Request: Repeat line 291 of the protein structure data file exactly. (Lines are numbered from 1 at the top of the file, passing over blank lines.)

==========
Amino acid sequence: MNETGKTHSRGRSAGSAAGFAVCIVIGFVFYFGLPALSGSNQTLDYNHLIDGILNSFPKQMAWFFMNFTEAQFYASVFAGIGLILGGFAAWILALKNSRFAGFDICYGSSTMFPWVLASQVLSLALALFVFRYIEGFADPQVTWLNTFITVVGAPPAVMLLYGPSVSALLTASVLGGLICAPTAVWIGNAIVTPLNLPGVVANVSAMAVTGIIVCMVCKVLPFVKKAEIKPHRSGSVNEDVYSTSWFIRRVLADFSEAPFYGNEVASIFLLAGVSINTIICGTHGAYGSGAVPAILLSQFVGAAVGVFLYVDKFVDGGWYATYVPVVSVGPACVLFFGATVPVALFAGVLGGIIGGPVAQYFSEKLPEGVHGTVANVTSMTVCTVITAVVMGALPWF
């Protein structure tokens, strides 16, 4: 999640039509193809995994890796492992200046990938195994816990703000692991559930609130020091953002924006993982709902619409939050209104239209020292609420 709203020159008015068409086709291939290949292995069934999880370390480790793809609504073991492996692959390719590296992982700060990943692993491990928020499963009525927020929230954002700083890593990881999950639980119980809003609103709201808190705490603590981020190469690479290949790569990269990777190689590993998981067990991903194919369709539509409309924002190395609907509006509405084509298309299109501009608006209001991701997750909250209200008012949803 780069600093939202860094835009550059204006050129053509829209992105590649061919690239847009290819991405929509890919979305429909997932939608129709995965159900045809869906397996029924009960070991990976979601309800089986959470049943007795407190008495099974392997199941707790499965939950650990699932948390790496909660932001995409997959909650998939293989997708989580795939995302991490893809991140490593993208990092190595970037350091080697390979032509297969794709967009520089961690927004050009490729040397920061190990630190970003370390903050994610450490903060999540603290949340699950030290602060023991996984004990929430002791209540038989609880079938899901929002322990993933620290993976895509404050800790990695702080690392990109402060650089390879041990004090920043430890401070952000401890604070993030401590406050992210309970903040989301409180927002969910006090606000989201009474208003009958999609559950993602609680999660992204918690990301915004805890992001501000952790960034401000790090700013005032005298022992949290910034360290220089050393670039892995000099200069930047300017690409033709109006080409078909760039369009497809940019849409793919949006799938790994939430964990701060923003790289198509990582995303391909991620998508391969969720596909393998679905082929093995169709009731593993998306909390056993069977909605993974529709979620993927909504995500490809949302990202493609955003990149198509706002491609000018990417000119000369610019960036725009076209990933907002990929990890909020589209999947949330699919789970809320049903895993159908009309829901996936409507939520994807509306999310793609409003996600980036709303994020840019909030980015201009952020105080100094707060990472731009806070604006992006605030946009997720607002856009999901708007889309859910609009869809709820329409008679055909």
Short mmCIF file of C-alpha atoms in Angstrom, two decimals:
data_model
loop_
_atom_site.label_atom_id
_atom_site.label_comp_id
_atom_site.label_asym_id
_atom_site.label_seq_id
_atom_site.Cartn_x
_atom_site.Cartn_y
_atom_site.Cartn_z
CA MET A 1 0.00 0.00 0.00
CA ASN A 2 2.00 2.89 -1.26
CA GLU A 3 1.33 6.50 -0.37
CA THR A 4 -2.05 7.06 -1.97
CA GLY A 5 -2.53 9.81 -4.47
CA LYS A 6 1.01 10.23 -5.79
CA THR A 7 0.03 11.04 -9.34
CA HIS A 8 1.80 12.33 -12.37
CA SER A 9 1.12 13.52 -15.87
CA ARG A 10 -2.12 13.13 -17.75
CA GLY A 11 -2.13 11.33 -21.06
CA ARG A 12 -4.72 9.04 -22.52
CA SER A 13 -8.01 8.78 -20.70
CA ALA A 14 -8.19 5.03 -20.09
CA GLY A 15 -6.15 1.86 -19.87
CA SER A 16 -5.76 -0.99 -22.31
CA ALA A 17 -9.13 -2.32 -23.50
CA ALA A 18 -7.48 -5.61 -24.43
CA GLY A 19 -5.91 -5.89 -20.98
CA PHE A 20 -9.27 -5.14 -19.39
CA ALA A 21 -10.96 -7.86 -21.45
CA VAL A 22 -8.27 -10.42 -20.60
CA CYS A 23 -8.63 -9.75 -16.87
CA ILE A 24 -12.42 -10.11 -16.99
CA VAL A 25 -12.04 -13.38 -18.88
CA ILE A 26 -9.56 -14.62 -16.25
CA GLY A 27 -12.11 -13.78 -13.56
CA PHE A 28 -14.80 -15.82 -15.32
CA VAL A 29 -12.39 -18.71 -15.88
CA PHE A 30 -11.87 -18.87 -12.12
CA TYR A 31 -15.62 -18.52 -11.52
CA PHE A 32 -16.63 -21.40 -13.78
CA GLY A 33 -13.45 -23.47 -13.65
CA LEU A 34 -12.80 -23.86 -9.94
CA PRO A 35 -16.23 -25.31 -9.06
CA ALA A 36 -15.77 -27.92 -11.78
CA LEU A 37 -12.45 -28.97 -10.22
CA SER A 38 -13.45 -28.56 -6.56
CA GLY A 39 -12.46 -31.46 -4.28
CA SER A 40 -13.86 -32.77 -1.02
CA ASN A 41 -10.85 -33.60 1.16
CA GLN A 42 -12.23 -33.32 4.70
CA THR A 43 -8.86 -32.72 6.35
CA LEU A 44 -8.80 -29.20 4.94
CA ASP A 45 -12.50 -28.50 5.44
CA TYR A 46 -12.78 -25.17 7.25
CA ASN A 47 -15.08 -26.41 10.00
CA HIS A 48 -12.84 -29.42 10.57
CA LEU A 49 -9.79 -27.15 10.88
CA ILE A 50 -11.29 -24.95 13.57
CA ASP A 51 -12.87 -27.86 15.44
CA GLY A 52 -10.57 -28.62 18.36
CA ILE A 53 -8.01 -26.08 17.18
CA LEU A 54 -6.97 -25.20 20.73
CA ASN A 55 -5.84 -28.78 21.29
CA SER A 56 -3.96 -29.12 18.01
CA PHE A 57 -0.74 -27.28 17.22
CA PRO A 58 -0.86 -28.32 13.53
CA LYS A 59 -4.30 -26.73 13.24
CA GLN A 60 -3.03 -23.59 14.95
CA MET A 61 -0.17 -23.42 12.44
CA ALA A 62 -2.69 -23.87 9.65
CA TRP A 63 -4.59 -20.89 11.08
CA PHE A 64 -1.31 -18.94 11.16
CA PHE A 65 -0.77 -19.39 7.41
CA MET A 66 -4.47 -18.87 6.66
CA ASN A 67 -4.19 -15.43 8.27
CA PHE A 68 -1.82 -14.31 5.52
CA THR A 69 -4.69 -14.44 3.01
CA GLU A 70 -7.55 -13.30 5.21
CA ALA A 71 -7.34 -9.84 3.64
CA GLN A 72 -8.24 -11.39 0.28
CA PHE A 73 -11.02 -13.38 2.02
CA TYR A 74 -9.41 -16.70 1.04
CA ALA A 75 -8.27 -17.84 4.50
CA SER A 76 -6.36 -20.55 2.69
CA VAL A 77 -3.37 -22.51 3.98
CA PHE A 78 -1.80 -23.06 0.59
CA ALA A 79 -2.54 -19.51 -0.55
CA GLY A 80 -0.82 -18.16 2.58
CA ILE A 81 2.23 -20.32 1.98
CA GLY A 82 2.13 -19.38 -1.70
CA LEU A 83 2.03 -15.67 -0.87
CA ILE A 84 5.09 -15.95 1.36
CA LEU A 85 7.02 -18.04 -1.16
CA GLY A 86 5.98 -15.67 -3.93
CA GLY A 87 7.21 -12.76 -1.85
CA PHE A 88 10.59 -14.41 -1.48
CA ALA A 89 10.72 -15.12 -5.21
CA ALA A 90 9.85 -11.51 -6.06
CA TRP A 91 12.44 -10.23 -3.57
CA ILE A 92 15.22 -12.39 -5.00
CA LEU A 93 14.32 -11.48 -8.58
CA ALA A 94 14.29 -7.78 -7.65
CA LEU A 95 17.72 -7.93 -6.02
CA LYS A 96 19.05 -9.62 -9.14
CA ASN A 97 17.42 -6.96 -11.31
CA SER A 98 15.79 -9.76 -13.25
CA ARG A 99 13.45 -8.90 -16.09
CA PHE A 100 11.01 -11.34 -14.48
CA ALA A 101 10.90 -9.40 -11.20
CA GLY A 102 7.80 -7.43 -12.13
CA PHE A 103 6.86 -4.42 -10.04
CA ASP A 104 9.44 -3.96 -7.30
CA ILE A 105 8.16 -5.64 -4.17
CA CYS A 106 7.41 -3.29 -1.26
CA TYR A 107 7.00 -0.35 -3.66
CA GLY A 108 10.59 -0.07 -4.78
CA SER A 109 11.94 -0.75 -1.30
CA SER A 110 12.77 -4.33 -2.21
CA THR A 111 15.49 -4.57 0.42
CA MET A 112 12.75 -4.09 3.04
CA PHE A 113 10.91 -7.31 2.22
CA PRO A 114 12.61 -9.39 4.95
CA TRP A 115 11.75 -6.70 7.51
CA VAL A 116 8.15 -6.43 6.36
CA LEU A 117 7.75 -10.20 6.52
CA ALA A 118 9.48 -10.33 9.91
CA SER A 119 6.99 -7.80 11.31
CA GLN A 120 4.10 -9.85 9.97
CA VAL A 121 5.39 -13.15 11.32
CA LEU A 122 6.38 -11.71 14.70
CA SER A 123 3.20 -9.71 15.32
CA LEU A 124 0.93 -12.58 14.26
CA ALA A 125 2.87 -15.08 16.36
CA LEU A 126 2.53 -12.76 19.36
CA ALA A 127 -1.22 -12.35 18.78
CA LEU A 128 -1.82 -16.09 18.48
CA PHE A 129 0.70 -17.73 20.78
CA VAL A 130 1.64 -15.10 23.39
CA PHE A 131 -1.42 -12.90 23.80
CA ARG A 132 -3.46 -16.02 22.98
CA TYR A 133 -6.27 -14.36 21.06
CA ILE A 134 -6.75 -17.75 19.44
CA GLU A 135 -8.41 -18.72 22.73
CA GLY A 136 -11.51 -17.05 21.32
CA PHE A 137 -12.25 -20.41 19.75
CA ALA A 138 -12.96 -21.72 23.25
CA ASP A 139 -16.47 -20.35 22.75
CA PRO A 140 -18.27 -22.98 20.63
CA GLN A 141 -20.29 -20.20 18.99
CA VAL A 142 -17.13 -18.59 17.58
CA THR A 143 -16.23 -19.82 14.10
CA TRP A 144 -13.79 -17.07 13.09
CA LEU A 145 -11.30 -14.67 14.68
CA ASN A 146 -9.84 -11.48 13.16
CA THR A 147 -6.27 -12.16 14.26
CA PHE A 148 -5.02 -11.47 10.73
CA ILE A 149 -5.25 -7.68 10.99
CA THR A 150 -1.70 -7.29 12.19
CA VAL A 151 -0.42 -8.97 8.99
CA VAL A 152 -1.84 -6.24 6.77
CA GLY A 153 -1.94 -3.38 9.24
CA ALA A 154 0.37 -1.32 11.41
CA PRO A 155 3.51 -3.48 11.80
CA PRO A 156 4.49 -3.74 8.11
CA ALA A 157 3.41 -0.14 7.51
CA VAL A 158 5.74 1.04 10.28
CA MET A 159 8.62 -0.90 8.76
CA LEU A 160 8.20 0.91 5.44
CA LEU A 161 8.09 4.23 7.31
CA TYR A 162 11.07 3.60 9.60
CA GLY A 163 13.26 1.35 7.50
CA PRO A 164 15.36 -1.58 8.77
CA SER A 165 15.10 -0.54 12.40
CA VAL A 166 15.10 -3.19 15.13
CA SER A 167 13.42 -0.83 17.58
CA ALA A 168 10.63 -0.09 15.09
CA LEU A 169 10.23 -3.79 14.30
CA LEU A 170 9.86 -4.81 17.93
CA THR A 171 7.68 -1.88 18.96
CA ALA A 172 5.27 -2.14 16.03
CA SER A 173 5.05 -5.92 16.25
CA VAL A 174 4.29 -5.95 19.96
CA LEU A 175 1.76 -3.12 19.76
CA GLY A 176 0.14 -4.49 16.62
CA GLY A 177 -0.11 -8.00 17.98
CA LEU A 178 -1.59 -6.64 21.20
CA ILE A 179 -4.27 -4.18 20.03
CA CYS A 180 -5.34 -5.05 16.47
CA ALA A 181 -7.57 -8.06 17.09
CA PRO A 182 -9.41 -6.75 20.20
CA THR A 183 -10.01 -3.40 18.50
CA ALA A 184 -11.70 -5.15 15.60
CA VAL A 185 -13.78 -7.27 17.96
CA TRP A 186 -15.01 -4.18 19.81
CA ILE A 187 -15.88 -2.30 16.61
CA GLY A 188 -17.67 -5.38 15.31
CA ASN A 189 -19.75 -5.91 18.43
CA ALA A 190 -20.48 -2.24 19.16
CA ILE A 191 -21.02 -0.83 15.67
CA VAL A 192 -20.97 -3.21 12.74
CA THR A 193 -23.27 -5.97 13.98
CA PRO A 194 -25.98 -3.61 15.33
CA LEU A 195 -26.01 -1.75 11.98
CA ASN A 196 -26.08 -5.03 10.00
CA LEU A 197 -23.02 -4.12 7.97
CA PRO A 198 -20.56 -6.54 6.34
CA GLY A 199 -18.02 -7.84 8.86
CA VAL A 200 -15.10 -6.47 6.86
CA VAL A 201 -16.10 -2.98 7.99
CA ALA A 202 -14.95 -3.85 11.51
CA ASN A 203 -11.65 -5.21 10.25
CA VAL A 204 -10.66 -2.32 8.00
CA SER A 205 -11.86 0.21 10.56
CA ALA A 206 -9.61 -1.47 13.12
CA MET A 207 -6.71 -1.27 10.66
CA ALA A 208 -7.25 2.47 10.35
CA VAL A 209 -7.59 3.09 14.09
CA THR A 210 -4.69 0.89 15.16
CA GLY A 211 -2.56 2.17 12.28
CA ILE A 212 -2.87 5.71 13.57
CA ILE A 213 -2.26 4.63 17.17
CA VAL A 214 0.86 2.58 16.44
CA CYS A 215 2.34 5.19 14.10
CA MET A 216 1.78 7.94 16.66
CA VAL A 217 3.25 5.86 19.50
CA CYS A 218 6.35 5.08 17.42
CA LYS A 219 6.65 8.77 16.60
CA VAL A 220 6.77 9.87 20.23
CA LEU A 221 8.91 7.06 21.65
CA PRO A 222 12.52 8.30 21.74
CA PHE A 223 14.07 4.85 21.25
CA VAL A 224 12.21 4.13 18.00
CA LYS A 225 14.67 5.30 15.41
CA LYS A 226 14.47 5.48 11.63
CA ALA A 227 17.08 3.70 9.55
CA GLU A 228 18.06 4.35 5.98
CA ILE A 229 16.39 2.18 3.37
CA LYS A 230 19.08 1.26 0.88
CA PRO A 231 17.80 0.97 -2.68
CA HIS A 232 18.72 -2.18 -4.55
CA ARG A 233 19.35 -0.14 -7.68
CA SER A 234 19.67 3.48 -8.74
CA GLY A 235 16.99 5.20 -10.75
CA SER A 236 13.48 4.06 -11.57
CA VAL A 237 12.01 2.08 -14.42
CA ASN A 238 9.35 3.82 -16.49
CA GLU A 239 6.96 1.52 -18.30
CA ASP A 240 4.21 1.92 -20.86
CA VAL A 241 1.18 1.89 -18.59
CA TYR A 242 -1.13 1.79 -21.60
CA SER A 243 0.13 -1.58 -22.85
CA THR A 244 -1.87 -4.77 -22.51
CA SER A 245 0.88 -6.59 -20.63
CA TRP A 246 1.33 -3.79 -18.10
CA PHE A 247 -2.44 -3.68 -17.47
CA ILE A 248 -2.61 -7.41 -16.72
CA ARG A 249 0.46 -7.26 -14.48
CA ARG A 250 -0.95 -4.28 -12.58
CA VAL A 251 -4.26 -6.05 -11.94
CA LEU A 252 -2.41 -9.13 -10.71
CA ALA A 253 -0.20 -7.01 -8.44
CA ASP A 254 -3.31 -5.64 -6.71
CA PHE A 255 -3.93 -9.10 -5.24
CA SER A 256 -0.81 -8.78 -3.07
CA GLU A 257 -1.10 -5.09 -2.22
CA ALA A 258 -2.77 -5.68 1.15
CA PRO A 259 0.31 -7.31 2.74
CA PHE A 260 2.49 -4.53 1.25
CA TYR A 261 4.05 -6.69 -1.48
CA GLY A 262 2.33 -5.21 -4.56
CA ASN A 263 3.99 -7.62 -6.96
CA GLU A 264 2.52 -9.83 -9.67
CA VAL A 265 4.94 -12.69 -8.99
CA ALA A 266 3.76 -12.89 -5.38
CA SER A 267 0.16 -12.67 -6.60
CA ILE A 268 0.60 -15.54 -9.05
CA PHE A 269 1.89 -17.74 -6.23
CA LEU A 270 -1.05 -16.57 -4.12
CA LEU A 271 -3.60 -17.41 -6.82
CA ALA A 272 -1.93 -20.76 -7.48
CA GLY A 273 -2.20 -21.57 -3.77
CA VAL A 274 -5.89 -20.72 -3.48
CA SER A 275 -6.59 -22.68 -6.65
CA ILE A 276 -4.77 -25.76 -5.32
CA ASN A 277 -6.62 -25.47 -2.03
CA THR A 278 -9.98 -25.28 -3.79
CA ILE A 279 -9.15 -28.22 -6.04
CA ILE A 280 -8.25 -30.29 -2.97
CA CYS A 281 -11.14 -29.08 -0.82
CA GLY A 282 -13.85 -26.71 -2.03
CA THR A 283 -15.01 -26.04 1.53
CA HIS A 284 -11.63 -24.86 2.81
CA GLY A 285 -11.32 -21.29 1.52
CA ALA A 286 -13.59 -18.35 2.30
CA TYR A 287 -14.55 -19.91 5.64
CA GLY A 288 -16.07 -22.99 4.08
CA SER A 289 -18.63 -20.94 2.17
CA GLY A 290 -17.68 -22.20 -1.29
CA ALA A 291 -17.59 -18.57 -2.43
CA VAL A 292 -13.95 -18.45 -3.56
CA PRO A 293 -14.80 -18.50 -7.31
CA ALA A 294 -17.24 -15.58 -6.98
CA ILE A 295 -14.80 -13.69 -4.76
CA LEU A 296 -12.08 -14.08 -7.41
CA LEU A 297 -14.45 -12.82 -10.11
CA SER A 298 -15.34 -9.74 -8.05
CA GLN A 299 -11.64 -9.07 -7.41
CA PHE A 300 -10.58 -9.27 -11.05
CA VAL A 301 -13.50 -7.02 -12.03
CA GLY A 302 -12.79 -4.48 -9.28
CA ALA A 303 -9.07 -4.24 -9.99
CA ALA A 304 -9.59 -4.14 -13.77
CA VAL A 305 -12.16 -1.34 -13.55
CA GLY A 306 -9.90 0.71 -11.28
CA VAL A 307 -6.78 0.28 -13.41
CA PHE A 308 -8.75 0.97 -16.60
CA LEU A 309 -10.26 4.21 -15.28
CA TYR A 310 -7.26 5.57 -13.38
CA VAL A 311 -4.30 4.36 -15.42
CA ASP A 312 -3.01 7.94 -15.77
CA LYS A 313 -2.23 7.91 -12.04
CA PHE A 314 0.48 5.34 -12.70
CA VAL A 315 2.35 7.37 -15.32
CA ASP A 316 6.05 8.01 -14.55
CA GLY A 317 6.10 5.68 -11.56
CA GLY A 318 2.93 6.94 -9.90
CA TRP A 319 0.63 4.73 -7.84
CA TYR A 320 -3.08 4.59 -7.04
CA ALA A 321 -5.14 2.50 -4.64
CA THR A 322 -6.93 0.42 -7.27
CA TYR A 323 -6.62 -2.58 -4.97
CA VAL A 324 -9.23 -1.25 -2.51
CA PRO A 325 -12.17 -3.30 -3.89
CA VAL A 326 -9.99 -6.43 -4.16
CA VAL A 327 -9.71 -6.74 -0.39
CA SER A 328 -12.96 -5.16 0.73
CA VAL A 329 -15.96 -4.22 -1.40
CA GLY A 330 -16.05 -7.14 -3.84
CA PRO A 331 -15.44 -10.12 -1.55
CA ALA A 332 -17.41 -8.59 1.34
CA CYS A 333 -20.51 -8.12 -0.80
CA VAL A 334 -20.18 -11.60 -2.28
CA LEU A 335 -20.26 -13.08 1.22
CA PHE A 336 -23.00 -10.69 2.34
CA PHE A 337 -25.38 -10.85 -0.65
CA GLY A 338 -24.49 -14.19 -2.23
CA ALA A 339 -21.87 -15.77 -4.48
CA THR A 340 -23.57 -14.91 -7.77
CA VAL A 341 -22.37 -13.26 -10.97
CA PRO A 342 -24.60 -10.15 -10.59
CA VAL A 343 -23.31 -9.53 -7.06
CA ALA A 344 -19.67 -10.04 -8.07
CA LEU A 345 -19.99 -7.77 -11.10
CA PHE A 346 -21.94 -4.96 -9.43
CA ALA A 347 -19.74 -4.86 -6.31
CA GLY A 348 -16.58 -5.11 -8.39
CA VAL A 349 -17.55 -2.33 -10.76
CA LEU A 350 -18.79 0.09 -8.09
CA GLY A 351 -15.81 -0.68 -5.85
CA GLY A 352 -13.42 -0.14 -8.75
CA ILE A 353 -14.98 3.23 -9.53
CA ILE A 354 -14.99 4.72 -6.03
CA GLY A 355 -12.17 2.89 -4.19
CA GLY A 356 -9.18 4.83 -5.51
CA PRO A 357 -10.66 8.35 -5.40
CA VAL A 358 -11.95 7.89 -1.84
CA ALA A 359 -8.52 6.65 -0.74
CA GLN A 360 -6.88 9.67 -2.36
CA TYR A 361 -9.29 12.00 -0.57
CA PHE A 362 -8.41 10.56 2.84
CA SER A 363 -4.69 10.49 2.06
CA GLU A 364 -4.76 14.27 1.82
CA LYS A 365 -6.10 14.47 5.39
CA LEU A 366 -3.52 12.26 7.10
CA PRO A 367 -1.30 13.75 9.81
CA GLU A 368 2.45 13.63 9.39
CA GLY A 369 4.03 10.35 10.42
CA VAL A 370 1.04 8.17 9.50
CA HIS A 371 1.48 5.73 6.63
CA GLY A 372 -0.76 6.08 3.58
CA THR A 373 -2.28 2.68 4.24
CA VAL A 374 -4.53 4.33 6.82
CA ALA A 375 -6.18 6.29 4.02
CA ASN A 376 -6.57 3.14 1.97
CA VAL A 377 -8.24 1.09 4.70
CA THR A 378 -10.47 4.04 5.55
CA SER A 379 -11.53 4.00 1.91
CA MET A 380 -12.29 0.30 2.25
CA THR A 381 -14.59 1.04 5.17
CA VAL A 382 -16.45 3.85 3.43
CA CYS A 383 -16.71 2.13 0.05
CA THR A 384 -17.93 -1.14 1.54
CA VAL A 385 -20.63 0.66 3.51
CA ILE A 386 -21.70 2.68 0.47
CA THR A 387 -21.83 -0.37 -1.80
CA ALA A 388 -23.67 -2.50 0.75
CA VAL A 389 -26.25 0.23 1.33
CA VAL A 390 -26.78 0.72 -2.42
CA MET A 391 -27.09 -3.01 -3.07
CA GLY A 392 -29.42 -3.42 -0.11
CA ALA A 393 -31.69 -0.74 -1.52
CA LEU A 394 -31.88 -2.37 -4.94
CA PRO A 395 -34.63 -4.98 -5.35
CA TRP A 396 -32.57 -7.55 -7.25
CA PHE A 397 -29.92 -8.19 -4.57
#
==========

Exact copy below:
CA ILE A 279 -9.15 -28.22 -6.04